KAOHSIUNG, Taiwan (AP) — Hundreds of people who fled from gas pipeline explosions in Taiwan's second-largest city returned to their homes Friday after authorities said there was no more risk of blasts like the series that ripped apart streets overnight, killing 26 people and injuring 267.
With clean-up work underway in the 2-square kilometer (1-square mile) area, investigators were turning to the task of determining the cause of the blasts, the industrial city's worst such disaster in 16 years.
Most of the four ruptured street sections in the densely populated district of Kaohsiung were declared safe from further explosions by afternoon, a city spokesman said. A fire in a 10-meter (yard) -long section that burned through the night had also been put out.
Five explosions ripped through four streets starting around midnight Thursday, catapulting cars into the air and blasting cement rubble at passers-by, many of whom were out late at a nearby night market.
That came about three hours after a gas leak had been reported on Kaixuan Road, but emergency services had been unable to locate the source.
Four firefighters were among the victims and two were missing, while at least six fire trucks were flung into the rubble. The blasts sent flames shooting into the sky and left broad, meter-deep (yard-deep) trenches down the middle of roads.
Many of the injured were still receiving medical treatment. The disaster was Taiwan's second in as many weeks following the crash of a TransAsia Airways prop jet on the island of Penghu on July 23 that killed 48 people and injured 10.
"Last night around midnight, the house started shaking and I thought it was a huge earthquake, but when I opened the door, I saw white smoke all over and smelled gas," said Chen Qing-tao, 38, who lives a short distance from the devastation.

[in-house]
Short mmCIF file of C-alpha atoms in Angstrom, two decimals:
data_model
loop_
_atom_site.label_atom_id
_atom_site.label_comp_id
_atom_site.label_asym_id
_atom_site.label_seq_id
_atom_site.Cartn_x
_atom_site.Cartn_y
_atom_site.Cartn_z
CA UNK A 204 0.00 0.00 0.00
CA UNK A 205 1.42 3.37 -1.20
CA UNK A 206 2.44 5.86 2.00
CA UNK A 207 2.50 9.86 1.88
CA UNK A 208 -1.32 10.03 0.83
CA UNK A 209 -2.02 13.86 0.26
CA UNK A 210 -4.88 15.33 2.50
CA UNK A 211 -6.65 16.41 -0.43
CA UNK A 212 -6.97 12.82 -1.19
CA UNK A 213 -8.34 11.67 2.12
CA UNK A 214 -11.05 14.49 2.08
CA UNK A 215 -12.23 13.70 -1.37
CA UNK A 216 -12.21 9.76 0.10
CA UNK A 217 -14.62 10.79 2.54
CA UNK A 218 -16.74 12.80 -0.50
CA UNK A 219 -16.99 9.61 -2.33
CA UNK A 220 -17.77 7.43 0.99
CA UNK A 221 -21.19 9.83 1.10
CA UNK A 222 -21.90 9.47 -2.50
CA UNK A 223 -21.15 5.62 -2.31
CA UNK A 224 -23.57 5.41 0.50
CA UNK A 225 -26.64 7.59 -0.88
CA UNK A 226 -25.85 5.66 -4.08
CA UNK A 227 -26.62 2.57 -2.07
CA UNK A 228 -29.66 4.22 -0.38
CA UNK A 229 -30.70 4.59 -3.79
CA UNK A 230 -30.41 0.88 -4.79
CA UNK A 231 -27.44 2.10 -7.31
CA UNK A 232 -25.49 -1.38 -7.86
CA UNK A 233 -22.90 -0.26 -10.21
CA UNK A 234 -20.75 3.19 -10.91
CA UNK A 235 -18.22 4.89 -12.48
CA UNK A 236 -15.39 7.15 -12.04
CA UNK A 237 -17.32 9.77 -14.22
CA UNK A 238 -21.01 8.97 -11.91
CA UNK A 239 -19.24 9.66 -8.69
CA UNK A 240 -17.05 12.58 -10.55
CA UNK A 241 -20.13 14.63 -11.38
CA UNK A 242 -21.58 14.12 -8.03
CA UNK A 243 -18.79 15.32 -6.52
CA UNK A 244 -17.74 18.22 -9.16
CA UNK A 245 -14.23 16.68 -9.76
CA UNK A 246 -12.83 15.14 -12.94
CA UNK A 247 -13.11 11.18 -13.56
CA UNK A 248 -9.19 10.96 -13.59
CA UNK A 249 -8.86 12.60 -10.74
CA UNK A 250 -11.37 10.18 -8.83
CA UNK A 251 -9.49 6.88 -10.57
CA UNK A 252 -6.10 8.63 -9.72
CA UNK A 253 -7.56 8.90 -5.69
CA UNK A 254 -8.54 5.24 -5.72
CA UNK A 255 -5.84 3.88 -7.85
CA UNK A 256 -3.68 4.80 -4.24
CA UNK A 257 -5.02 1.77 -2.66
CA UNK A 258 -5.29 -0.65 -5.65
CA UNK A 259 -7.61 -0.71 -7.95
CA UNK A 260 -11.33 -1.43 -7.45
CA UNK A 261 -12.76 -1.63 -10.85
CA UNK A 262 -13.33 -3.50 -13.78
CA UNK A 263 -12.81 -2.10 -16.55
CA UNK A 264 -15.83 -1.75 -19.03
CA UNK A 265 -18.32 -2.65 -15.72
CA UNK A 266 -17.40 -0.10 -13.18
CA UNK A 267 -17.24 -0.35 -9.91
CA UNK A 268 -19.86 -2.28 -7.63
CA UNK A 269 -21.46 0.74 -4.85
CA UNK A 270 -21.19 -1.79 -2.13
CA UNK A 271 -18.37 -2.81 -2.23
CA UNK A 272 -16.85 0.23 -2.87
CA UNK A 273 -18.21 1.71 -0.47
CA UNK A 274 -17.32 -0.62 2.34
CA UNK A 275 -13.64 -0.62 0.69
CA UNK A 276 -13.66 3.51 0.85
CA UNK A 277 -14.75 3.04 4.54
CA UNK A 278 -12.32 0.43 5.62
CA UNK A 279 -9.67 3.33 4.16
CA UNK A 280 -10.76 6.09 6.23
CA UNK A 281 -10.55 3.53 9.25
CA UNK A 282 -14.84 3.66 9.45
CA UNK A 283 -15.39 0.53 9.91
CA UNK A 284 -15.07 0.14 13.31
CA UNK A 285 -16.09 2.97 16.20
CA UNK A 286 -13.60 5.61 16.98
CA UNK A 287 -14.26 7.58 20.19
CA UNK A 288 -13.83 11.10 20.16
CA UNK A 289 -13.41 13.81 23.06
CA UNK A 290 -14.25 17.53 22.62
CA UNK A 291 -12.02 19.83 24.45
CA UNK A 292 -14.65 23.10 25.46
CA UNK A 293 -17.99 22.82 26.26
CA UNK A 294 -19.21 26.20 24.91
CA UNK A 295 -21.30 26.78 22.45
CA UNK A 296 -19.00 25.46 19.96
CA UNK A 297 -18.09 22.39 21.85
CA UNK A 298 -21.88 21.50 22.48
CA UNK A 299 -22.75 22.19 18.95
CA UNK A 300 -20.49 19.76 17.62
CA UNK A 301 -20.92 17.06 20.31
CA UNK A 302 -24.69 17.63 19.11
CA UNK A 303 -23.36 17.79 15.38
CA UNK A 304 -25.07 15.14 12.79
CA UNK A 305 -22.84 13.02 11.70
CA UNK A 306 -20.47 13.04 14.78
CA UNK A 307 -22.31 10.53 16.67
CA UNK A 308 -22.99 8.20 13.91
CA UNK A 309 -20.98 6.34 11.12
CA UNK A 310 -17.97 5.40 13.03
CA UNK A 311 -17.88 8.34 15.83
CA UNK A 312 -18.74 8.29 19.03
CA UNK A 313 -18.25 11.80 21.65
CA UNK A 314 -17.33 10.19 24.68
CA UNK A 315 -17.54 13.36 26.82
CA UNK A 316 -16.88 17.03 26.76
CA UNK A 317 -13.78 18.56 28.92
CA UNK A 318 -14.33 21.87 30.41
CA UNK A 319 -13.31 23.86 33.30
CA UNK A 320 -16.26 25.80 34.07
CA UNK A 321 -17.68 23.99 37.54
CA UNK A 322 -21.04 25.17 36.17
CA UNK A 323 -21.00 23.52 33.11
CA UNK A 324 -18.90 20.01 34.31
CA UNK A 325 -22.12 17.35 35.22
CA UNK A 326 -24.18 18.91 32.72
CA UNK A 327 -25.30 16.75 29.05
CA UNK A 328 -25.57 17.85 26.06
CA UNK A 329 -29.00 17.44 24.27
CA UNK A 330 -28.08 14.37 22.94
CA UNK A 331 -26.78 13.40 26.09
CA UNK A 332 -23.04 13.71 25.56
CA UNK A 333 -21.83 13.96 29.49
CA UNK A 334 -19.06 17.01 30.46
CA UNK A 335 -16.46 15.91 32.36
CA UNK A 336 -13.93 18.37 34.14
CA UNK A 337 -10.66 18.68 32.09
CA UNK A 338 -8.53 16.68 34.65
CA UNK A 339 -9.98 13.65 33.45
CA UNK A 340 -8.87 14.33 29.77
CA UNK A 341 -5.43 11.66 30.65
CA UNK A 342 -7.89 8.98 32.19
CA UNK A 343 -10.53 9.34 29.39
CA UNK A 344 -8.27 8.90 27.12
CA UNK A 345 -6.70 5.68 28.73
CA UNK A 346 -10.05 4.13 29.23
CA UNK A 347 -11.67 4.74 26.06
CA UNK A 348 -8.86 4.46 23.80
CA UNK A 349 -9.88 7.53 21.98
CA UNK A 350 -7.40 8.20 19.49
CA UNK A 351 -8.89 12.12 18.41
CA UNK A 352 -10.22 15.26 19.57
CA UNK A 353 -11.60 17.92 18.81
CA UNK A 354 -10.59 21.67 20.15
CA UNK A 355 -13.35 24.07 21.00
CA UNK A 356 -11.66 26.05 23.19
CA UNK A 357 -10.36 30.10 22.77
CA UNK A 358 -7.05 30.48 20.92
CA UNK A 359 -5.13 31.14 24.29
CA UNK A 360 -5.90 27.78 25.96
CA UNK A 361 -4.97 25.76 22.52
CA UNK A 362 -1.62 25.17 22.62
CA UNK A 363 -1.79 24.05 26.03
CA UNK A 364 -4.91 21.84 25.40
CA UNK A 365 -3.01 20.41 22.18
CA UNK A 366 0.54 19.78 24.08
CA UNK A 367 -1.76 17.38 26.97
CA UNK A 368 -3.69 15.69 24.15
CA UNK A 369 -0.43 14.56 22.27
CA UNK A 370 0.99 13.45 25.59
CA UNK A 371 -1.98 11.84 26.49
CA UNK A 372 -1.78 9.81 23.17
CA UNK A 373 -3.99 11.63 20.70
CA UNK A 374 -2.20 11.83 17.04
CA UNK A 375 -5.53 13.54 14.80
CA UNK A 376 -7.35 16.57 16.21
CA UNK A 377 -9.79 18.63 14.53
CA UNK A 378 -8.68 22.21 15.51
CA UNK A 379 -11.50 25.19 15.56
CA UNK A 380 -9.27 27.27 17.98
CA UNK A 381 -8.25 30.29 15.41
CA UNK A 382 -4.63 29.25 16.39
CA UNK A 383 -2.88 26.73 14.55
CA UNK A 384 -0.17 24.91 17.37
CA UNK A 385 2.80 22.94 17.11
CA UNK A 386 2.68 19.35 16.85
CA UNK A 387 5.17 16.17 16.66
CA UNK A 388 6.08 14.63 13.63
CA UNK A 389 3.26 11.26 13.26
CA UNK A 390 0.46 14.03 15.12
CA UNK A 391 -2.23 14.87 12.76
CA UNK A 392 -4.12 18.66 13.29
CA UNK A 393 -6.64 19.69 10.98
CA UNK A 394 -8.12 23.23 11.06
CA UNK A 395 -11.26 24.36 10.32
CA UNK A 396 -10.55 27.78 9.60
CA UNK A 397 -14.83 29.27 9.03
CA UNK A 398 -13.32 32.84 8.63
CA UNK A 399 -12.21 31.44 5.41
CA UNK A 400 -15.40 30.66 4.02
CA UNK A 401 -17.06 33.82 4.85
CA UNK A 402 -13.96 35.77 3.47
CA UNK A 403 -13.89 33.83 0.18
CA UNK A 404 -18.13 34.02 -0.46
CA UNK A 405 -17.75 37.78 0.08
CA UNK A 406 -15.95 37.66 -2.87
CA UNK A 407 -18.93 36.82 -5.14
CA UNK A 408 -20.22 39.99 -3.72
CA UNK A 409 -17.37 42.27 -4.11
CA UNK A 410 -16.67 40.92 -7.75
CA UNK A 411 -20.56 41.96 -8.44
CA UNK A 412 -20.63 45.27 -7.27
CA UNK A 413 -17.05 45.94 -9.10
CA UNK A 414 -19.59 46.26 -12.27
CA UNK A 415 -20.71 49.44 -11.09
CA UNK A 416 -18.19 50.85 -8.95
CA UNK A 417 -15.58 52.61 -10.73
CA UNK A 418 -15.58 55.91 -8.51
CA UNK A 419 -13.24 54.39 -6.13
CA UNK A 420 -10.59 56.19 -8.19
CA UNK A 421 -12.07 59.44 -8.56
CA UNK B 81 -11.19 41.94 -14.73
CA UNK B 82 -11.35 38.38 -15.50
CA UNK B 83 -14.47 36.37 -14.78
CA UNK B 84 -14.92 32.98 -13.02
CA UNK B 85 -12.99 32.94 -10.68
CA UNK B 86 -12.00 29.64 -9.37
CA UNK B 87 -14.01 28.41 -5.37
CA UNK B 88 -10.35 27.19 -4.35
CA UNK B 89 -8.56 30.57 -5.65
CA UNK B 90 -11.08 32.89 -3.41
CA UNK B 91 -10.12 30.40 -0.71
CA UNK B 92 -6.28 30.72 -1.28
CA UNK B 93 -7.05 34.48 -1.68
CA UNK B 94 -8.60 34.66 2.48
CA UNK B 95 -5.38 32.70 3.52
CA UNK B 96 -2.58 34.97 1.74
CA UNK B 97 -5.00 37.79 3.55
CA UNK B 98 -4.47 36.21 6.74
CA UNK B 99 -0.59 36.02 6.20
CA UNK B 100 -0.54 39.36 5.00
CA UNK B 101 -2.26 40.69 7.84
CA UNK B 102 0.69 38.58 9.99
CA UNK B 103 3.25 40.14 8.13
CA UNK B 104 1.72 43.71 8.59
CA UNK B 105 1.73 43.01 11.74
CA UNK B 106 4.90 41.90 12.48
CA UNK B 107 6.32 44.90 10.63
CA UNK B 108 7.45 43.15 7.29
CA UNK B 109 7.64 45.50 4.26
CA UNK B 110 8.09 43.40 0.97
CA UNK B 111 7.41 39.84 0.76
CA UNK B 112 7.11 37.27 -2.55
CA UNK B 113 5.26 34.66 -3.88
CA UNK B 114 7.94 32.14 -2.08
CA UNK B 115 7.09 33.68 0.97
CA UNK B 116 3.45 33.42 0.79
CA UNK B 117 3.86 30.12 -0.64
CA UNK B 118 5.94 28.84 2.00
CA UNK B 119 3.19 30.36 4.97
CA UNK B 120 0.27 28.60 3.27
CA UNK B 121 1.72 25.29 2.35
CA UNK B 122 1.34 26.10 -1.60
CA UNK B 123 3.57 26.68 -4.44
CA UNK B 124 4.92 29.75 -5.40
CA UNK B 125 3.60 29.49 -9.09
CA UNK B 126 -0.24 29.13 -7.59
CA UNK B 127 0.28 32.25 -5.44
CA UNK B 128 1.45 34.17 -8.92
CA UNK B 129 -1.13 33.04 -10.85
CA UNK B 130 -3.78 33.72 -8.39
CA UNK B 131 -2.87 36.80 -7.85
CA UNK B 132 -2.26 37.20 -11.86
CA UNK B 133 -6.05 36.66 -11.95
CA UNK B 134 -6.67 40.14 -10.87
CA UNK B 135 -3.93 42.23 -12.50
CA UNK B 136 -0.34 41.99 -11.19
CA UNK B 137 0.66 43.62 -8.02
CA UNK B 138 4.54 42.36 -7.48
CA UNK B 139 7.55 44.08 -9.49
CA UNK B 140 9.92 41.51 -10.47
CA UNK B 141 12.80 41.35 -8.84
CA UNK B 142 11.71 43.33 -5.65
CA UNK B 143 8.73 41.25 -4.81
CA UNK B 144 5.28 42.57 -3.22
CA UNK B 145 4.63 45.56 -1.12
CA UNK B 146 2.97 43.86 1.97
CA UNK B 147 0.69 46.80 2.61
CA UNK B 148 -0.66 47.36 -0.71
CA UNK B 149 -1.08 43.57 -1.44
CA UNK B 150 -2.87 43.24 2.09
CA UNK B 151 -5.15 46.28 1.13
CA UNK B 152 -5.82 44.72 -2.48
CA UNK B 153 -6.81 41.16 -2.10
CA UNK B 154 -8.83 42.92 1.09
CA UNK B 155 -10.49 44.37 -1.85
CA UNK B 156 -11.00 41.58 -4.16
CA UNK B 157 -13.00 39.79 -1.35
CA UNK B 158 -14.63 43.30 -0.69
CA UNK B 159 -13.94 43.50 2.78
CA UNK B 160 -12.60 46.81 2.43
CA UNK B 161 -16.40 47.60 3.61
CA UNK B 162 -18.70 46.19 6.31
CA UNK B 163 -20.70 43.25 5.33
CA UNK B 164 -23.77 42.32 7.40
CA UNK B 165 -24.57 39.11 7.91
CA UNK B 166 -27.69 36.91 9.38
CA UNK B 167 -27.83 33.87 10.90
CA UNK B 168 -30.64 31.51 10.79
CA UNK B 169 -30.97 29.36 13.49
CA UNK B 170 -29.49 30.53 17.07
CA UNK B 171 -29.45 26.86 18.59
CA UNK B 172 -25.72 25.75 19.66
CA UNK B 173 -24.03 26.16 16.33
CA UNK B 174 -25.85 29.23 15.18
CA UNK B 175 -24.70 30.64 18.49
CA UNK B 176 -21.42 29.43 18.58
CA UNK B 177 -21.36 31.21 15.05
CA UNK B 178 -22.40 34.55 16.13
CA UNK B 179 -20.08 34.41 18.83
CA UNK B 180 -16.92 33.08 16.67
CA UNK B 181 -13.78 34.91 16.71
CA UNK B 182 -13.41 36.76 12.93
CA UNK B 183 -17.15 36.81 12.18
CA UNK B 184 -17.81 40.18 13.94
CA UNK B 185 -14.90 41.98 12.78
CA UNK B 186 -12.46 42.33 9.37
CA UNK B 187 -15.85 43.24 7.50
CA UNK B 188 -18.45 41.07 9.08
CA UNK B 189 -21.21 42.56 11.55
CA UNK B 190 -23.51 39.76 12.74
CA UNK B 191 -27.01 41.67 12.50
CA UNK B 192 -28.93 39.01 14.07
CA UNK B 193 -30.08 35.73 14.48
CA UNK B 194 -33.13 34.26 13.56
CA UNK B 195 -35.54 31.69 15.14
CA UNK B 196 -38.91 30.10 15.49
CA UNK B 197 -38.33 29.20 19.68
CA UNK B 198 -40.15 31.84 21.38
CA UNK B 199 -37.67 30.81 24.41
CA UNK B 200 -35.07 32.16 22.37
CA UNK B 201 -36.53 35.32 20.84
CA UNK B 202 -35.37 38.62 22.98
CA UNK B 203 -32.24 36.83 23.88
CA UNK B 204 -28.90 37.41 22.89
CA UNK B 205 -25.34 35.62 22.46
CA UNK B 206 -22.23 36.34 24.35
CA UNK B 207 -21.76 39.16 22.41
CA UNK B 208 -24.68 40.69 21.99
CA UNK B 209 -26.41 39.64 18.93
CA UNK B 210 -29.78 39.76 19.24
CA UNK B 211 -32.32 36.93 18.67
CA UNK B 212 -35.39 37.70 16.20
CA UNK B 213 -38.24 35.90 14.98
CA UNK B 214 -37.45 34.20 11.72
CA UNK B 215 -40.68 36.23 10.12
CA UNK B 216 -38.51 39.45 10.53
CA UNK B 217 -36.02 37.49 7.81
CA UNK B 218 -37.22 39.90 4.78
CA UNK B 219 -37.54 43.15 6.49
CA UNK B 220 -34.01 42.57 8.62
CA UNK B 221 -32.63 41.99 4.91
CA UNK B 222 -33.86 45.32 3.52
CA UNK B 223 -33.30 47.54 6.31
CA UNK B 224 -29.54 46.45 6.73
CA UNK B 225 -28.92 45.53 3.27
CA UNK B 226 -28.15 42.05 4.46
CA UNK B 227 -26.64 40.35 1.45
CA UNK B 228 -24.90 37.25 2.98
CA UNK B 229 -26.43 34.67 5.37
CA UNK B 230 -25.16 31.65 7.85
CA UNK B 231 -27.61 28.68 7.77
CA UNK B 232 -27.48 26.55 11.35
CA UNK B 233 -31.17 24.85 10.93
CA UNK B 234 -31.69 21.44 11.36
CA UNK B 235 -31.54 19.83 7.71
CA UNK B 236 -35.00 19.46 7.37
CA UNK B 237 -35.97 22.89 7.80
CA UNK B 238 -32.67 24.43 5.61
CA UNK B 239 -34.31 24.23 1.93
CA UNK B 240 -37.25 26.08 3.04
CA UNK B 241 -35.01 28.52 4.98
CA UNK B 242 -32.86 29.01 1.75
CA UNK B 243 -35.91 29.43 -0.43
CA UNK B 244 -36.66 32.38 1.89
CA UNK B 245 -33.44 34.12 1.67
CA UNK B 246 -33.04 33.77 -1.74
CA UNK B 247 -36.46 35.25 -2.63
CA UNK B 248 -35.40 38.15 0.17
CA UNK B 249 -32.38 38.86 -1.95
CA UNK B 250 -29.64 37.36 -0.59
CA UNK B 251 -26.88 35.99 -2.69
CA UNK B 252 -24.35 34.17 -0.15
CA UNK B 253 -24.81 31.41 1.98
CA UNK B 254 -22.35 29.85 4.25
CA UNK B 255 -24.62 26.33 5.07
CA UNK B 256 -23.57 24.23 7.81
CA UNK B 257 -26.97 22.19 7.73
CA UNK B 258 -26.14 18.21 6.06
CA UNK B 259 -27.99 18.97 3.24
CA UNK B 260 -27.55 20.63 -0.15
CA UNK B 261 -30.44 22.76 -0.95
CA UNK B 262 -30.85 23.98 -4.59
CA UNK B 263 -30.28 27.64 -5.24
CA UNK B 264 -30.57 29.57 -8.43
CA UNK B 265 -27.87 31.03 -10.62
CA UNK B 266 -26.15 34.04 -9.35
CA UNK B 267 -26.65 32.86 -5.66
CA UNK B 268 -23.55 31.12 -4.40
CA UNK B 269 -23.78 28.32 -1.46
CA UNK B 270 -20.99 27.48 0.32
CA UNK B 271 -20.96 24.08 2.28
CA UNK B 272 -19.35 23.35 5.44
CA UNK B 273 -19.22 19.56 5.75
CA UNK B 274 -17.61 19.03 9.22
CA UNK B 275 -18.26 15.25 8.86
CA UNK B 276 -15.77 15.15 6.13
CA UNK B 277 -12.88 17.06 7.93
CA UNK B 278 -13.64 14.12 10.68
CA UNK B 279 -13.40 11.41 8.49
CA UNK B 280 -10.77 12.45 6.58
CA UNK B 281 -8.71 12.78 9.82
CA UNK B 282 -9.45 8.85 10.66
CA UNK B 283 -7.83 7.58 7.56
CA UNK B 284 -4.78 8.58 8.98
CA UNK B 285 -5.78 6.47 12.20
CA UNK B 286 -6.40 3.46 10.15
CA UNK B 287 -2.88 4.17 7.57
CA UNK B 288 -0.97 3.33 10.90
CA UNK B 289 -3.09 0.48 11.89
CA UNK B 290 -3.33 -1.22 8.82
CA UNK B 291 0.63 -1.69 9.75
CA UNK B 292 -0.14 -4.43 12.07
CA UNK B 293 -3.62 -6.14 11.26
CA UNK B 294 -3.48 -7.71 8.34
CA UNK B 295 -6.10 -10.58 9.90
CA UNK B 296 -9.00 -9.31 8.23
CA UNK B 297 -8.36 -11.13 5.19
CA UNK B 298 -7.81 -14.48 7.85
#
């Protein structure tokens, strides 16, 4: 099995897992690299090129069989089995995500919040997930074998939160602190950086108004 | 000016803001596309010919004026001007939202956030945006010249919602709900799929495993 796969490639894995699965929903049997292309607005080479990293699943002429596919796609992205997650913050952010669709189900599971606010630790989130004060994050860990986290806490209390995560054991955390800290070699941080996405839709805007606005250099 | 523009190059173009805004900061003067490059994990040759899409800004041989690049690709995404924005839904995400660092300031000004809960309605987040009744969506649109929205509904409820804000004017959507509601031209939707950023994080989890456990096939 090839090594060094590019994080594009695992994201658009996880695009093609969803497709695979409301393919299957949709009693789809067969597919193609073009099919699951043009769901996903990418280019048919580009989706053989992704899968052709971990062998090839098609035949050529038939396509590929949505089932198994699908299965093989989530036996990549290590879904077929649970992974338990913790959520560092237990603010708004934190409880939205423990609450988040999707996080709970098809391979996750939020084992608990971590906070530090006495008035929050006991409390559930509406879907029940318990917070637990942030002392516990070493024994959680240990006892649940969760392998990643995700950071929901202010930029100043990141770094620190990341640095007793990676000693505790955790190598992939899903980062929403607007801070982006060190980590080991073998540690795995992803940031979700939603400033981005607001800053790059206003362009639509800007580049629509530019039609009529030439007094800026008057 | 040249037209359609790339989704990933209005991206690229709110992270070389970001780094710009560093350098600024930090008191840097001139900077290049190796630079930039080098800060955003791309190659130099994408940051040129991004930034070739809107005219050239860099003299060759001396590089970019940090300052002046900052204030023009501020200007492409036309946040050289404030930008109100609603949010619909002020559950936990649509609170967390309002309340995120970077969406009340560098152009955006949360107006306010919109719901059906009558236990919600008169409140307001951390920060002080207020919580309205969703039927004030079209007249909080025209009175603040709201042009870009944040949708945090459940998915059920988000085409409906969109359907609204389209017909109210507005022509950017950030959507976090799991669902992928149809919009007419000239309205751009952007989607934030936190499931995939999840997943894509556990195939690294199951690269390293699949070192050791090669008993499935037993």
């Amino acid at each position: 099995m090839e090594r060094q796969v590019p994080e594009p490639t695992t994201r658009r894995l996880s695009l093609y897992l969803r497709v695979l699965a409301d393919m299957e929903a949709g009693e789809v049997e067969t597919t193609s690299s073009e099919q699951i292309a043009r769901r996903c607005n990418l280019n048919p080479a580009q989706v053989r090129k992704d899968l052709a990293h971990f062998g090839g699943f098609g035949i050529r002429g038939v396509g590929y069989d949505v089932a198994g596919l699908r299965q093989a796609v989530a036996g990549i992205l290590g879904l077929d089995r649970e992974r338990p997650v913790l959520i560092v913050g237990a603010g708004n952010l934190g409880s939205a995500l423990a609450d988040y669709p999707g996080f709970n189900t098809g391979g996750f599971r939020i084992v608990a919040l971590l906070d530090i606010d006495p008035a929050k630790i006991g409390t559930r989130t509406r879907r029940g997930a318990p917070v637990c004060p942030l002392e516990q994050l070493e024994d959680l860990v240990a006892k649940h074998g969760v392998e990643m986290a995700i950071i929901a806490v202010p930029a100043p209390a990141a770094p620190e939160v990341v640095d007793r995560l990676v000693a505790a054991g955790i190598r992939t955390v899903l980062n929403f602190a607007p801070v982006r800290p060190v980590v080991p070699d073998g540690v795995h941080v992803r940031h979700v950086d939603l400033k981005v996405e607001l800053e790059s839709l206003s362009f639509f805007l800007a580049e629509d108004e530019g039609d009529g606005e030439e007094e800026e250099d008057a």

The explosions were believed caused by leaking propene, a petrochemical material not intended for public use, said Chang Jia-juch, director of the Central Disaster Emergency Operation Center.
Propene is mainly used for making the plastic polypropylene used in a wide variety of packaging, caps and films. It can be detected by its mildly unpleasant smell.
The city's Environmental Protection Bureau director told Taiwan's Central News Agency that propene was leaking from the gas pipes that exploded. It originated from a warehouse used by China General Terminal & Distribution Corp., which stores and transports petrochemical raw materials, Director Chen Chin-der told the news agency.
Industrial-use pipelines run through Kaohsiung's residential neighborhoods because industry preceded the construction of houses, said city spokesman Ting Yun-kung. The port city contains much of Taiwan's heavy industry, especially petrochemicals.
Video from broadcasters showed residents searching for victims overnight in shattered storefronts and rescuers placing injured people on stretchers. Numerous fires sent smoke pouring into the night sky above the Chian-Chen district, where factories operate near low-rise residential buildings.
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